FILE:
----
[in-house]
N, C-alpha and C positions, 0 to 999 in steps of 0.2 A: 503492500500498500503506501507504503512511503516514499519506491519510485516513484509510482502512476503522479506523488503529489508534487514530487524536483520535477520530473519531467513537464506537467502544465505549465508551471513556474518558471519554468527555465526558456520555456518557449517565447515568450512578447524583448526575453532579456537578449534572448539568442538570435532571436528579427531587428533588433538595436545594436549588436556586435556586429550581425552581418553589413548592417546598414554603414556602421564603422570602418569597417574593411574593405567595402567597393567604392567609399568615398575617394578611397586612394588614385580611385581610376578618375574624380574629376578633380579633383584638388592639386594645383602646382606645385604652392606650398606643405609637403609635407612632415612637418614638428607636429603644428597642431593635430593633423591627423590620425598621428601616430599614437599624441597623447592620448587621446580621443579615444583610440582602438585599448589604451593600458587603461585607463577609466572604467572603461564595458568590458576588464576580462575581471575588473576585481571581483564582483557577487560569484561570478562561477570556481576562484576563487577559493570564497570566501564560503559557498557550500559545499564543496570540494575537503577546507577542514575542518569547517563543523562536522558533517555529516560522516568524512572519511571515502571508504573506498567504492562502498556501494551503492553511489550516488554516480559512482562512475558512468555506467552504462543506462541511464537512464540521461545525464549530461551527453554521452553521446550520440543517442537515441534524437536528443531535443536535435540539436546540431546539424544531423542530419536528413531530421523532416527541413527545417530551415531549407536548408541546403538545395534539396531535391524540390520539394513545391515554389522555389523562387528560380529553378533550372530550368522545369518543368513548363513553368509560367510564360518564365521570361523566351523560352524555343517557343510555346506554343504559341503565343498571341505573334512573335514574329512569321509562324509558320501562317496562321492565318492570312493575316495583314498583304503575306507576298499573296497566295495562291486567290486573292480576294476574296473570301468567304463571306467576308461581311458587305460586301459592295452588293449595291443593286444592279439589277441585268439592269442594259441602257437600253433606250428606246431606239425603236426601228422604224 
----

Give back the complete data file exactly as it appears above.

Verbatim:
[in-house]
N, C-alpha and C positions, 0 to 999 in steps of 0.2 A: 503492500500498500503506501507504503512511503516514499519506491519510485516513484509510482502512476503522479506523488503529489508534487514530487524536483520535477520530473519531467513537464506537467502544465505549465508551471513556474518558471519554468527555465526558456520555456518557449517565447515568450512578447524583448526575453532579456537578449534572448539568442538570435532571436528579427531587428533588433538595436545594436549588436556586435556586429550581425552581418553589413548592417546598414554603414556602421564603422570602418569597417574593411574593405567595402567597393567604392567609399568615398575617394578611397586612394588614385580611385581610376578618375574624380574629376578633380579633383584638388592639386594645383602646382606645385604652392606650398606643405609637403609635407612632415612637418614638428607636429603644428597642431593635430593633423591627423590620425598621428601616430599614437599624441597623447592620448587621446580621443579615444583610440582602438585599448589604451593600458587603461585607463577609466572604467572603461564595458568590458576588464576580462575581471575588473576585481571581483564582483557577487560569484561570478562561477570556481576562484576563487577559493570564497570566501564560503559557498557550500559545499564543496570540494575537503577546507577542514575542518569547517563543523562536522558533517555529516560522516568524512572519511571515502571508504573506498567504492562502498556501494551503492553511489550516488554516480559512482562512475558512468555506467552504462543506462541511464537512464540521461545525464549530461551527453554521452553521446550520440543517442537515441534524437536528443531535443536535435540539436546540431546539424544531423542530419536528413531530421523532416527541413527545417530551415531549407536548408541546403538545395534539396531535391524540390520539394513545391515554389522555389523562387528560380529553378533550372530550368522545369518543368513548363513553368509560367510564360518564365521570361523566351523560352524555343517557343510555346506554343504559341503565343498571341505573334512573335514574329512569321509562324509558320501562317496562321492565318492570312493575316495583314498583304503575306507576298499573296497566295495562291486567290486573292480576294476574296473570301468567304463571306467576308461581311458587305460586301459592295452588293449595291443593286444592279439589277441585268439592269442594259441602257437600253433606250428606246431606239425603236426601228422604224 